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Mood and Gender Relate to the Selection & Intake of Comfort Foods

Wansink, B., Cheney, M.M., & Chan, N. (2003). Exploring comfort food preferences across gender and age. Physiology and Behavior, 79(4-5), 739-747.

Chefs on "America's Top Chef" discuss their favorite comfort foods.

The French have a saying, "there is no accounting for taste." This old proverb has been put to the test. After 20 years and countless studies, the opposite seems to be true: "people's tastes are not formed by accident."

foodandbrandlab@cornell.edu

"Comfort Food". Does this phrase evoke a feeling of warmth inside you? Or does it make you think of the unhealthy foods that you eat because you think they will put you in a better mood? Research findings on comfort food, by Professor Brian Wansink may surprise you. When 1,004 Americans were polled, only about 40% of the respondents reported that their favorite comfort food was somewhat healthy. Potato chips topped the list, and other foods included steak, pasta, salad and soup.

Professor Wansink found that the choice of comfort food depended on many factors, an important one being gender. Overall, women reported their top three comfort foods to be ice cream, chocolate, and cookies, while men chose ice cream, soup and pizza/pasta. The difference in choice is interesting, as it brings some insight into the minds of men and women and the roles they play in society. Men prefer the more 'meal–type' items because this gave them a feeling of being "spoiled" or "taken care of", whereas those same foods reminded women of all the work that went into preparing the meal.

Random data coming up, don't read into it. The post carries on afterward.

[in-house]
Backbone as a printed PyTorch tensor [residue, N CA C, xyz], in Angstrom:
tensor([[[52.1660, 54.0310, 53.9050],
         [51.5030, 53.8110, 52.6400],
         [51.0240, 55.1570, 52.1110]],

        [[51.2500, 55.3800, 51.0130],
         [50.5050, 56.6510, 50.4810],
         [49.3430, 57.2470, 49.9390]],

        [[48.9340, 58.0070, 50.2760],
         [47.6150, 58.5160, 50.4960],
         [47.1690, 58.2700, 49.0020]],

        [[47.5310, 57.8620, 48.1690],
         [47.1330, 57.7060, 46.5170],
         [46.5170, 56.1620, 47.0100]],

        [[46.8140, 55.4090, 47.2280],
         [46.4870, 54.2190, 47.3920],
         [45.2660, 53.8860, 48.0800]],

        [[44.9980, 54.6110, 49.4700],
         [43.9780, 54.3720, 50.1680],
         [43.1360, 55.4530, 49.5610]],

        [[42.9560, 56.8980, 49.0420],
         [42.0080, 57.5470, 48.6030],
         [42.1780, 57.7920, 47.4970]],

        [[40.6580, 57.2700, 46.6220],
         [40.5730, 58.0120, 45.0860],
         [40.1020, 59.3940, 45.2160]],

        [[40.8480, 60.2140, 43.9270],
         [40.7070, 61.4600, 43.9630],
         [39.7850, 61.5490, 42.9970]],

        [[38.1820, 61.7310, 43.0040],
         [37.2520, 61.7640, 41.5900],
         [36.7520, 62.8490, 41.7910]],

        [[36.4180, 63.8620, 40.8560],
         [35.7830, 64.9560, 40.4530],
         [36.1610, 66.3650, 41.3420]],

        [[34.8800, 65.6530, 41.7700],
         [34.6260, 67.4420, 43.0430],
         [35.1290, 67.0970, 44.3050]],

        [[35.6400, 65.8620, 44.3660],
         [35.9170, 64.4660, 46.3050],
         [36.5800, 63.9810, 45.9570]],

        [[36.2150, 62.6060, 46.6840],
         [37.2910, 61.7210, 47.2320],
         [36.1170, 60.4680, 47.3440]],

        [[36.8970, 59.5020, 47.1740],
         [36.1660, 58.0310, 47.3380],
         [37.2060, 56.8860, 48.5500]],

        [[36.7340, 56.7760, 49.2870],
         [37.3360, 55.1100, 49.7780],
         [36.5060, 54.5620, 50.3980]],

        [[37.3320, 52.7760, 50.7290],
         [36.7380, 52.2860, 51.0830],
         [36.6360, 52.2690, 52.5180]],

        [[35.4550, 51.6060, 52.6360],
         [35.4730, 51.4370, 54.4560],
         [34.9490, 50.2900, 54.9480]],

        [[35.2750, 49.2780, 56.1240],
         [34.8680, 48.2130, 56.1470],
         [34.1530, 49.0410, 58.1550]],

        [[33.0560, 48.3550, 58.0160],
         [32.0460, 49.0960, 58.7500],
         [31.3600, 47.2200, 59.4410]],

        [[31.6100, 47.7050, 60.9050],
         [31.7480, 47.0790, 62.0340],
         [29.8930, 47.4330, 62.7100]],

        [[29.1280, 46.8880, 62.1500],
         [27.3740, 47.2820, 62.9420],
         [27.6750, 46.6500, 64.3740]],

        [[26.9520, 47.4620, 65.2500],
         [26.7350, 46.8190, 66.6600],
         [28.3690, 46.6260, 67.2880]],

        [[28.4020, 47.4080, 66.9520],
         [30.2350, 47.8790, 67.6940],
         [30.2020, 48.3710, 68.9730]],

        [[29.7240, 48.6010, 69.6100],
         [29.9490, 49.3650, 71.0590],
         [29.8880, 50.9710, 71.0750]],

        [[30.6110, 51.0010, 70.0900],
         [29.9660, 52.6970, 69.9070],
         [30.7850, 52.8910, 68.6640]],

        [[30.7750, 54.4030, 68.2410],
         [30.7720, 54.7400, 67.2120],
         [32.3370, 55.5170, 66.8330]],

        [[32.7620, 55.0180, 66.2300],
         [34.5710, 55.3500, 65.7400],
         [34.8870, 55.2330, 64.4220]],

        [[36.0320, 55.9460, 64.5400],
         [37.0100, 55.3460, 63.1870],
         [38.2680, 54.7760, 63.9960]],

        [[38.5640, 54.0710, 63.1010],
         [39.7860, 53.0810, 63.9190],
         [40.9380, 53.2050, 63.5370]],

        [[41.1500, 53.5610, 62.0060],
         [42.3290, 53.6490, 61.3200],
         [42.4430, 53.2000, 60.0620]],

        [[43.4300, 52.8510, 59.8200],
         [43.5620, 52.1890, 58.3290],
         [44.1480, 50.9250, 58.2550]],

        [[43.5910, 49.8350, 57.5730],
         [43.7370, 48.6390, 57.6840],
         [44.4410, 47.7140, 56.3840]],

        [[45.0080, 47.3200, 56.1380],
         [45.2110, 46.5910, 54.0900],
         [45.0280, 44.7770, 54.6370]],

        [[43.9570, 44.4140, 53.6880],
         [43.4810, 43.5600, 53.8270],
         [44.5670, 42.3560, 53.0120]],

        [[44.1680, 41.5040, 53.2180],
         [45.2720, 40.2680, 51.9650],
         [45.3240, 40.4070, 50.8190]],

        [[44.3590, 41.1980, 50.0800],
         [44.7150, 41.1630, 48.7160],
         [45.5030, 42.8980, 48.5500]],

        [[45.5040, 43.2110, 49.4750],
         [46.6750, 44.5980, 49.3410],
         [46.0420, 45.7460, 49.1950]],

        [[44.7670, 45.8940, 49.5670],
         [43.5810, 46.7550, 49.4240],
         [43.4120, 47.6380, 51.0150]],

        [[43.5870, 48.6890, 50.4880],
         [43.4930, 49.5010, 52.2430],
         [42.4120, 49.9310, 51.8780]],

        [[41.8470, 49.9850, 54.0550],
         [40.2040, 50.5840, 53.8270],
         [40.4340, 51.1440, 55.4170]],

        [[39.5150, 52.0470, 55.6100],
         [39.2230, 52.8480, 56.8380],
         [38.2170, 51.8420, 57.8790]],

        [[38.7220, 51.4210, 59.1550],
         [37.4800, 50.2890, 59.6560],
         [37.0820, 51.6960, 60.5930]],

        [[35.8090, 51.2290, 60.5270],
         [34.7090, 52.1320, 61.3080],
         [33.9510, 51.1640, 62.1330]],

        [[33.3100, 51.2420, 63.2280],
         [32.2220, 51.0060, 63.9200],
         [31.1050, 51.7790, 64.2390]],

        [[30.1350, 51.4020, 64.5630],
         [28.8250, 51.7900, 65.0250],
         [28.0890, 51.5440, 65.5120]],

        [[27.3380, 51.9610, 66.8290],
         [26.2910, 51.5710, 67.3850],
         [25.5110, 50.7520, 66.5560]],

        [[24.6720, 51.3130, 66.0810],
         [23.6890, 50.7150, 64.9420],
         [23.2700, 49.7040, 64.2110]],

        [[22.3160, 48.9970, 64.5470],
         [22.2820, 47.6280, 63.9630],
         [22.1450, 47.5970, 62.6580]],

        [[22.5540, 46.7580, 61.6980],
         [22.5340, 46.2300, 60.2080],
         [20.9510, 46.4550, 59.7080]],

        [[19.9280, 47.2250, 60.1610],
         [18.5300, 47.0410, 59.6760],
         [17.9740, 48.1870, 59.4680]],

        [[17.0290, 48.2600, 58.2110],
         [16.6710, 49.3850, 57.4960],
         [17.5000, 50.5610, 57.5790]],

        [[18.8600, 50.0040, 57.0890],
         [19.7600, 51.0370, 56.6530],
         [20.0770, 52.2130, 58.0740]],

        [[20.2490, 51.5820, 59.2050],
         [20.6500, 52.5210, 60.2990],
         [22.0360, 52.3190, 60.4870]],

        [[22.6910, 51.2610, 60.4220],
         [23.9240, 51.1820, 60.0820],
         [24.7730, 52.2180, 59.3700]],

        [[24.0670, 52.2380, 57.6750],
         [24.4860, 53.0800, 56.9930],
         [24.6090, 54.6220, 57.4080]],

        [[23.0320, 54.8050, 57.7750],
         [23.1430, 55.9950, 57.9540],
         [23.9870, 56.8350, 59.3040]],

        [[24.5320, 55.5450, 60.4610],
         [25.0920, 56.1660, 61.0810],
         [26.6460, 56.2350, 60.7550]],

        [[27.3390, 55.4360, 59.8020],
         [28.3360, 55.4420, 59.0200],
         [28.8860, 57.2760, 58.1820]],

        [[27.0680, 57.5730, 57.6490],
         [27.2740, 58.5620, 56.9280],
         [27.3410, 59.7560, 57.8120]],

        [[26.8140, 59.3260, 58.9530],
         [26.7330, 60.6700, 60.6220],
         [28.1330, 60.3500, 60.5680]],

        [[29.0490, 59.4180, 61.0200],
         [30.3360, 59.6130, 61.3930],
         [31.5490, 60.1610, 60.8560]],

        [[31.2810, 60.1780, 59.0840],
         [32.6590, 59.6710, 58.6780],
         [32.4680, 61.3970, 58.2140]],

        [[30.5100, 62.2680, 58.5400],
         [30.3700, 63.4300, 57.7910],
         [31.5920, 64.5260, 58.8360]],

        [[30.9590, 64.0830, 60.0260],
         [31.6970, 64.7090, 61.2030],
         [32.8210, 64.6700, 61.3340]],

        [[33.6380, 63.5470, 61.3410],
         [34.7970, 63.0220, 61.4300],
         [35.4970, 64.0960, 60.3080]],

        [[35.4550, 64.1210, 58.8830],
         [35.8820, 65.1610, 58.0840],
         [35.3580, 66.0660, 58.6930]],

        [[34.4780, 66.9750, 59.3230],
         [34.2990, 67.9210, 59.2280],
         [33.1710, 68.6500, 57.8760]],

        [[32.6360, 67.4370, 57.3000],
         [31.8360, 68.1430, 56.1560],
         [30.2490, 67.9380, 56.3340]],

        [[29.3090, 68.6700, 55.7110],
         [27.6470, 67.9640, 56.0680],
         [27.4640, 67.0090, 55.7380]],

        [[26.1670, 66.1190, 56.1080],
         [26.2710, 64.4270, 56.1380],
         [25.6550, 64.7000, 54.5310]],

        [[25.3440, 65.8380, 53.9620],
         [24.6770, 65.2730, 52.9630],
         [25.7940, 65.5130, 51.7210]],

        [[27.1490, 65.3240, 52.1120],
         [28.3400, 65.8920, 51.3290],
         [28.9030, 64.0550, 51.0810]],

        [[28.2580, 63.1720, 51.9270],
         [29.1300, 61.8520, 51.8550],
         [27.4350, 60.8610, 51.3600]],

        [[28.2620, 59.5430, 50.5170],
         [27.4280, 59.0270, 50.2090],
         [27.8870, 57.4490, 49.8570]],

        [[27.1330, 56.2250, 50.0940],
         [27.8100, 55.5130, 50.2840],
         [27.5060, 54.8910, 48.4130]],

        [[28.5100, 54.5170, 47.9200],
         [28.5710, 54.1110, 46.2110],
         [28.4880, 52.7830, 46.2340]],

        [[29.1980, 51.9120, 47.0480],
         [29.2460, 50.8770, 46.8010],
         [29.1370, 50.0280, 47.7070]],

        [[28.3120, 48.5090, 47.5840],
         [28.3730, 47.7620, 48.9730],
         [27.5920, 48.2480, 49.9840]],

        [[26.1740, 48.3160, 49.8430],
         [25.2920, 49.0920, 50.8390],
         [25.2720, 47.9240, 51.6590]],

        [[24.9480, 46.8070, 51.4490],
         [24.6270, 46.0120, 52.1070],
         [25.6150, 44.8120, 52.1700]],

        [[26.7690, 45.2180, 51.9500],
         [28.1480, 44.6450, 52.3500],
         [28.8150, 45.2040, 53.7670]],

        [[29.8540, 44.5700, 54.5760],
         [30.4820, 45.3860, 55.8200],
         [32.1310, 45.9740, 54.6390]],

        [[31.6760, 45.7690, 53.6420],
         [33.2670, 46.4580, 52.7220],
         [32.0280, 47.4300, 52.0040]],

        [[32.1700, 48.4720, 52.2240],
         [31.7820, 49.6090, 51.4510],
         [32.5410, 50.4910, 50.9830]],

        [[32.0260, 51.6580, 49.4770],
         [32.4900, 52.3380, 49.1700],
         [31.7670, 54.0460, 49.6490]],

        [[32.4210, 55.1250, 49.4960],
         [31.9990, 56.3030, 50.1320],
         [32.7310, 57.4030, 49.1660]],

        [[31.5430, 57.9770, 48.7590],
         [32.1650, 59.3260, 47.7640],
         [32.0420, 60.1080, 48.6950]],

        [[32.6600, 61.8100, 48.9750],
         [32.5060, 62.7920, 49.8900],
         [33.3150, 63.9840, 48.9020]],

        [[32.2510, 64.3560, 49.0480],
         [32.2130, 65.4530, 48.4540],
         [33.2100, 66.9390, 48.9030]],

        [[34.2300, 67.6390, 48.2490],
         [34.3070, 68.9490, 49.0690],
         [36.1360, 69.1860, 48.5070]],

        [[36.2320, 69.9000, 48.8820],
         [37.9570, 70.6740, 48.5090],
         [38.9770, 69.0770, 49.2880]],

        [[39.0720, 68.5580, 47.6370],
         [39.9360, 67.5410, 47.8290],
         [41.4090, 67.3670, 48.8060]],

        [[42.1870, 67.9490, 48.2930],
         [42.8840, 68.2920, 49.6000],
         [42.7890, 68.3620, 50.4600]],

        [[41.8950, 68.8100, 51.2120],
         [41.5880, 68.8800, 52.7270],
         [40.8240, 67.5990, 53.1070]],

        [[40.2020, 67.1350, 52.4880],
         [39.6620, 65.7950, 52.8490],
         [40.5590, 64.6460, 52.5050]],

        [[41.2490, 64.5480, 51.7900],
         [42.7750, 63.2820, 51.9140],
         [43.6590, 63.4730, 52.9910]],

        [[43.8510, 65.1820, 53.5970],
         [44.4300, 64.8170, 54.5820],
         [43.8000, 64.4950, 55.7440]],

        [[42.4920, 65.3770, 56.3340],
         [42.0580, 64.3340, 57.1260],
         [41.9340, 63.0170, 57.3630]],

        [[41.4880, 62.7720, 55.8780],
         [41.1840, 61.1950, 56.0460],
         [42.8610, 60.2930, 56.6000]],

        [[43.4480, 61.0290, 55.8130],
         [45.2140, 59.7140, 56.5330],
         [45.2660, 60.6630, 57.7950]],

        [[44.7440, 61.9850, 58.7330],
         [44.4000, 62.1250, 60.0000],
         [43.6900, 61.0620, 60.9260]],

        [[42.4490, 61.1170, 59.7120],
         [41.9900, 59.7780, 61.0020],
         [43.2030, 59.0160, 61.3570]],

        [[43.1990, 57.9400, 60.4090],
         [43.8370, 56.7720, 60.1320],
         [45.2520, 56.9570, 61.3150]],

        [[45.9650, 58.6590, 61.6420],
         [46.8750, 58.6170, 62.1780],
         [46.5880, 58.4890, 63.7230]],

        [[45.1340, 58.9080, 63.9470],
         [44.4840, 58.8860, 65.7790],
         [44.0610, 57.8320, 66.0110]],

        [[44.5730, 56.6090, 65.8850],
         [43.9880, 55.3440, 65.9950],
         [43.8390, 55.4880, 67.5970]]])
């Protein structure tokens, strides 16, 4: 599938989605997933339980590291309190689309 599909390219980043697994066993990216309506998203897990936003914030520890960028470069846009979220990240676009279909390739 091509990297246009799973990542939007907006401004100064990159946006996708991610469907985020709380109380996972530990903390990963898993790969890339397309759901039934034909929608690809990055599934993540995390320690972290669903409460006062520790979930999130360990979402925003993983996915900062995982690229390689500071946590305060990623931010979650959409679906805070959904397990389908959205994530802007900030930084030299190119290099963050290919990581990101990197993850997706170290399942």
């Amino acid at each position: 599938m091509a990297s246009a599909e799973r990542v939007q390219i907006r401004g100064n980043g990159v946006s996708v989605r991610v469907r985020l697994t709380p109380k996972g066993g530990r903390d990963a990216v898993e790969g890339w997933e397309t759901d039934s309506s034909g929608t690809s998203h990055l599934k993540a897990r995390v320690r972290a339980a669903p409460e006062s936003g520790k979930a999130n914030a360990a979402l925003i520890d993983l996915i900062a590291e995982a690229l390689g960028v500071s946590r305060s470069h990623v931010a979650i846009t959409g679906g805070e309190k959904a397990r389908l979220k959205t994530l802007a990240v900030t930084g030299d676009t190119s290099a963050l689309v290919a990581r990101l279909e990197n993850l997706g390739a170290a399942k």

Study participants serve themselves M&M's and then fill out a survey reflecting upon their current state and mood.

Another factor that affected the choice of comfort food was mood. Contrary to popular belief, we tend to eat comfort foods as a reward, and not when we are depressed. About 86% of those surveyed say they seek out comfort foods while they are in a happy mood, as opposed to 36% who say they eat comfort foods when they were depressed. Mood will also affect what type of comfort food you reach for. In one study, 38 secretaries were invited to view one of two movies, one movie was happy and the other was depressing. The outcome of the research indicated that the viewers of the depressing movie ate 38% more hot buttery popcorn compared to the viewers of the happy movie.

Article Summary by Zara Khaleeli
Paper Abstract: (available here)

Brian Wansink, PhD
Food and Brand Lab, Director
110 Warren Hall
Cornell University
Ithaca, NY 14853
Email: foodandbrandlab@cornell.edu